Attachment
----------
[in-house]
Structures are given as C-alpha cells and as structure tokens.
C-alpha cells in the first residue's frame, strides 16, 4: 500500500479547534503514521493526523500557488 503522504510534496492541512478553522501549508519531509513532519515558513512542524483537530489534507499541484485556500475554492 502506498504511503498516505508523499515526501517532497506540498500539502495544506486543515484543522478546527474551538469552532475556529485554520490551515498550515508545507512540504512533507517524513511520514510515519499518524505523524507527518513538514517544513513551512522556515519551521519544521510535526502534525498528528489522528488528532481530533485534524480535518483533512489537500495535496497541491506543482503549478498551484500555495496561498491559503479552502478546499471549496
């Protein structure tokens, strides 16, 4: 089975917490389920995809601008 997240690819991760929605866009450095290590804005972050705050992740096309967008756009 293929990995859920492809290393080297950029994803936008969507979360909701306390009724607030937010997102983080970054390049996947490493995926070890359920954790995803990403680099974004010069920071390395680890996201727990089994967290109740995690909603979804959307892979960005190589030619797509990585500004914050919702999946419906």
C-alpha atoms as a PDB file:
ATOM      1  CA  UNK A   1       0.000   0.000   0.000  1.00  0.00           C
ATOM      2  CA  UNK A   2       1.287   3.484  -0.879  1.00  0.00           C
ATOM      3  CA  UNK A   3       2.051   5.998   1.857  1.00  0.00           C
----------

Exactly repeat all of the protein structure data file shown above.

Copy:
[in-house]
Structures are given as C-alpha cells and as structure tokens.
C-alpha cells in the first residue's frame, strides 16, 4: 500500500479547534503514521493526523500557488 503522504510534496492541512478553522501549508519531509513532519515558513512542524483537530489534507499541484485556500475554492 502506498504511503498516505508523499515526501517532497506540498500539502495544506486543515484543522478546527474551538469552532475556529485554520490551515498550515508545507512540504512533507517524513511520514510515519499518524505523524507527518513538514517544513513551512522556515519551521519544521510535526502534525498528528489522528488528532481530533485534524480535518483533512489537500495535496497541491506543482503549478498551484500555495496561498491559503479552502478546499471549496
């Protein structure tokens, strides 16, 4: 089975917490389920995809601008 997240690819991760929605866009450095290590804005972050705050992740096309967008756009 293929990995859920492809290393080297950029994803936008969507979360909701306390009724607030937010997102983080970054390049996947490493995926070890359920954790995803990403680099974004010069920071390395680890996201727990089994967290109740995690909603979804959307892979960005190589030619797509990585500004914050919702999946419906």
C-alpha atoms as a PDB file:
ATOM      1  CA  UNK A   1       0.000   0.000   0.000  1.00  0.00           C
ATOM      2  CA  UNK A   2       1.287   3.484  -0.879  1.00  0.00           C
ATOM      3  CA  UNK A   3       2.051   5.998   1.857  1.00  0.00           C